About 15 million Americans have a brain-based disorder known as attention deficit hyperactivity disorder (ADHD). Some natural remedies may ease some symptoms. Others have little effect.
Proven: Behavioral Therapy
You can work with a therapist or coach to find strategies that work best for you. They may want you to:
- Create a routine
- Learn to organize
- Manage distractions
- Limit choices
- Set goals for yourself
- Create positive opportunities
Your doctor can recommend someone for you to see.
Proven: Meal Planning
A healthy, balanced diet matters when it comes to helping ADHD. Using fresh, healthy ingredients that are low in fat, sugar, and salt can make your symptoms easier to manage. When you cook at home, you know exactly what's on your plate.
Not only is exercise good for your health, but your brain loves it, too. One study showed that 45 minutes of moderate to vigorous exercise 3 days a week for 10 weeks dramatically improved ADHD symptoms. Talk to your doctor before you start.
Proven, but Be Careful: Caffeine
Caffeine may be an effective treatment for ADHD. Research says it improves your memory and concentration. You probably know that you can find it in things like coffee, soda, and tea. You can also find it in some over-the-counter medicines for things like pain and colds. Keep in mind that a little caffeine goes a long way. Too much caffeine can actually have the opposite effect.
Depends: Supplements and Vitamins
Omega-3 fatty-acid supplements are good for your heart. But the benefits for your ADHD symptoms are relatively modest. The same goes for zinc, iron, melatonin, and magnesium. Unless you're already low in those essential elements, you may not see much change.
Not Enough Information: Herbal Medicines
Studies show that some herbal medicines, like ginseng, ningdong, and bacopa, may help with ADHD symptoms. But more research is needed to find out how much you should take and how they might interact with your meds. Talk with your doctor before you go the herbal route.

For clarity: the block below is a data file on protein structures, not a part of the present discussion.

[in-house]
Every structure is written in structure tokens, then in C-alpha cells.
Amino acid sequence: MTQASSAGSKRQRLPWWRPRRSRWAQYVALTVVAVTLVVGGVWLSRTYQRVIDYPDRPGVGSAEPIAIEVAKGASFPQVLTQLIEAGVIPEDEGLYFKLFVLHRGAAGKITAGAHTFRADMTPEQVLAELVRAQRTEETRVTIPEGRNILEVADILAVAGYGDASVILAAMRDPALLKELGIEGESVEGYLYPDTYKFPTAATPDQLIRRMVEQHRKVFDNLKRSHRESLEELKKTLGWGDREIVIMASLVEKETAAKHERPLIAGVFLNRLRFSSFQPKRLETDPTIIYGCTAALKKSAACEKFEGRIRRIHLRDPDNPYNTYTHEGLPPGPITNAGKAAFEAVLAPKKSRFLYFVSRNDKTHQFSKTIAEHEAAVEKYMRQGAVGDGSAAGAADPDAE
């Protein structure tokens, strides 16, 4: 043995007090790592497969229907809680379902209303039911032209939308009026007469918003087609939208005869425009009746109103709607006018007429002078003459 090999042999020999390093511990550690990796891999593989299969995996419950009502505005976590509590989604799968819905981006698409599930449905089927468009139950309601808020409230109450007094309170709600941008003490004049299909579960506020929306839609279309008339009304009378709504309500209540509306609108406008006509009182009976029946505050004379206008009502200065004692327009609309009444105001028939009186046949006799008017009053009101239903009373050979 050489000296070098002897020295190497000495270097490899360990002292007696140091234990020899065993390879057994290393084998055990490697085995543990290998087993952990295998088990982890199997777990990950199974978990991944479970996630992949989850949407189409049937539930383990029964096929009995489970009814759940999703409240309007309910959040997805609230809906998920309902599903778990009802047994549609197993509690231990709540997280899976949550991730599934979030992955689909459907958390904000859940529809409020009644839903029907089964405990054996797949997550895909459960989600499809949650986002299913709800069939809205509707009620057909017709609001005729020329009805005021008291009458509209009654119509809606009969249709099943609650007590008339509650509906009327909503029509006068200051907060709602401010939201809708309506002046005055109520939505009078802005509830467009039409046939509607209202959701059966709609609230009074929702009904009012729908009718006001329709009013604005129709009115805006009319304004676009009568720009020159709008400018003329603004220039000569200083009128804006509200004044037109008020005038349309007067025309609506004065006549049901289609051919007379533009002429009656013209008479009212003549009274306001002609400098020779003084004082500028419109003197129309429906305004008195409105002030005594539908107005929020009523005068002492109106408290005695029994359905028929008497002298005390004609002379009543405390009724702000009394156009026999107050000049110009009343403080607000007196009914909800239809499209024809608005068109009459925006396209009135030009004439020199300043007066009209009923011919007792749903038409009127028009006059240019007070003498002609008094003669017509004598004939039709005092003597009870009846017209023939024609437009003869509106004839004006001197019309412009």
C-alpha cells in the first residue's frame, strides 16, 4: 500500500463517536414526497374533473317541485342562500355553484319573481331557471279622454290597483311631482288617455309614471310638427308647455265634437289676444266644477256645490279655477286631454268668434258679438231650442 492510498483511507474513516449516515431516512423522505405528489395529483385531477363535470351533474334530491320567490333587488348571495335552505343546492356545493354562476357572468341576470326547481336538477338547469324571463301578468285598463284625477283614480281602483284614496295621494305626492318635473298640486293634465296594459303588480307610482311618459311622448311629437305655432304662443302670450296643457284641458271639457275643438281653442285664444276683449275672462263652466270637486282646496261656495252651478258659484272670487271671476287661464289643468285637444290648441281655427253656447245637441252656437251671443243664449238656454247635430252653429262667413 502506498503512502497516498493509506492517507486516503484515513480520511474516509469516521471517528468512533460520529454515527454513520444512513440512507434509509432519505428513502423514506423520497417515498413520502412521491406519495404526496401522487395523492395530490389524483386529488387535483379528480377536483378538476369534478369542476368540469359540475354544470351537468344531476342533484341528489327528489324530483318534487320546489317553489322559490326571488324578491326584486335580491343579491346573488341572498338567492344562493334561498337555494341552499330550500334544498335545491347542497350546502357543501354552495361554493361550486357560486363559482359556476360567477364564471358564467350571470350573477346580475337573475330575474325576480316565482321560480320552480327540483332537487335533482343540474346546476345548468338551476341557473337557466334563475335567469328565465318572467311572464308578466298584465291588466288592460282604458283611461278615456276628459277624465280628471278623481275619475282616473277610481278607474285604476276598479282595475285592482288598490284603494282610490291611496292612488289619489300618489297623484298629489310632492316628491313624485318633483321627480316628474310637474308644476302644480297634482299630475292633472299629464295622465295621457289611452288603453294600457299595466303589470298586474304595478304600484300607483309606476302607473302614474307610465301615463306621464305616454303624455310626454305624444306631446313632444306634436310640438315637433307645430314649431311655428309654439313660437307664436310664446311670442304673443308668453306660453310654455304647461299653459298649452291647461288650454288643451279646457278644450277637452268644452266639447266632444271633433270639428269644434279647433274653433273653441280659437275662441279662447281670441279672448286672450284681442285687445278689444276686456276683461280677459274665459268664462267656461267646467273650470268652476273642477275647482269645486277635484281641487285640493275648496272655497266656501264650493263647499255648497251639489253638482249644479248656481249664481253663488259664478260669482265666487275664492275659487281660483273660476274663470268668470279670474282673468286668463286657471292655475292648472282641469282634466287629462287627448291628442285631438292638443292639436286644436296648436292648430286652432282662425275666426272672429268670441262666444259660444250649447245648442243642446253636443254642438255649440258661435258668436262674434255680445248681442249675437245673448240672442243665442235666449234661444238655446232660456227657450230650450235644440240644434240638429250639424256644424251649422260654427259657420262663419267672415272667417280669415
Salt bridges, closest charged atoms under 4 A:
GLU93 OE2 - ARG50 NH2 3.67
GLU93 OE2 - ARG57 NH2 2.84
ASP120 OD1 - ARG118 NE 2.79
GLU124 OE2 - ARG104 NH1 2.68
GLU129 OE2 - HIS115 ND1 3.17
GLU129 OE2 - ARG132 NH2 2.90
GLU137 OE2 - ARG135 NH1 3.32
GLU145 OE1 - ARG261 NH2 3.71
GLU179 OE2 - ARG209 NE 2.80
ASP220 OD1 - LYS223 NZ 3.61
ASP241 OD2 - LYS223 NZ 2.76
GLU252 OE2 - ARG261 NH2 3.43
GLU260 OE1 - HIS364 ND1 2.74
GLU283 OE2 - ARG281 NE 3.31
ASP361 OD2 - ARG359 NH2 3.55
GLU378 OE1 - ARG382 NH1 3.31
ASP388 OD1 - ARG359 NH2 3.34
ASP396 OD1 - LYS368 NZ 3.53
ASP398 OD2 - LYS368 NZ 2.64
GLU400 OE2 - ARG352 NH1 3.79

Not Enough Information: Essential Oils
Studies on lavender, vetiver, and rosemary have hinted that some essential oils may help improve sleep and focus -- two things that are crucial to people with ADHD. But more research is needed. Talk with your doctor before using any essential oils.
Not Enough Information: Biofeedback
This practice can let doctors can see and record your brain waves to compare how active certain parts of your brain are. Because ADHD is a brain-based disorder, it's possible to use that information to ease symptoms. But not enough research has been done to know for certain that biofeedback helps. Talk with your doctor about it.
Not Enough Information: Sensory Integration Training
It's possible to train your brain to react in a positive way to lots of sensory messages at once, like hearing, seeing, smell, taste, and touch. This could ease the symptoms of ADHD. But more research is needed.
Not Enough Information: Interactive Metronome Training
With this, you do a range of exercises to a beat provided by a computer, like a metronome marks time for musicians. It can help with a bunch of brain and physical issues, but studies about its effects on ADHD don't tell us whether it works or not.
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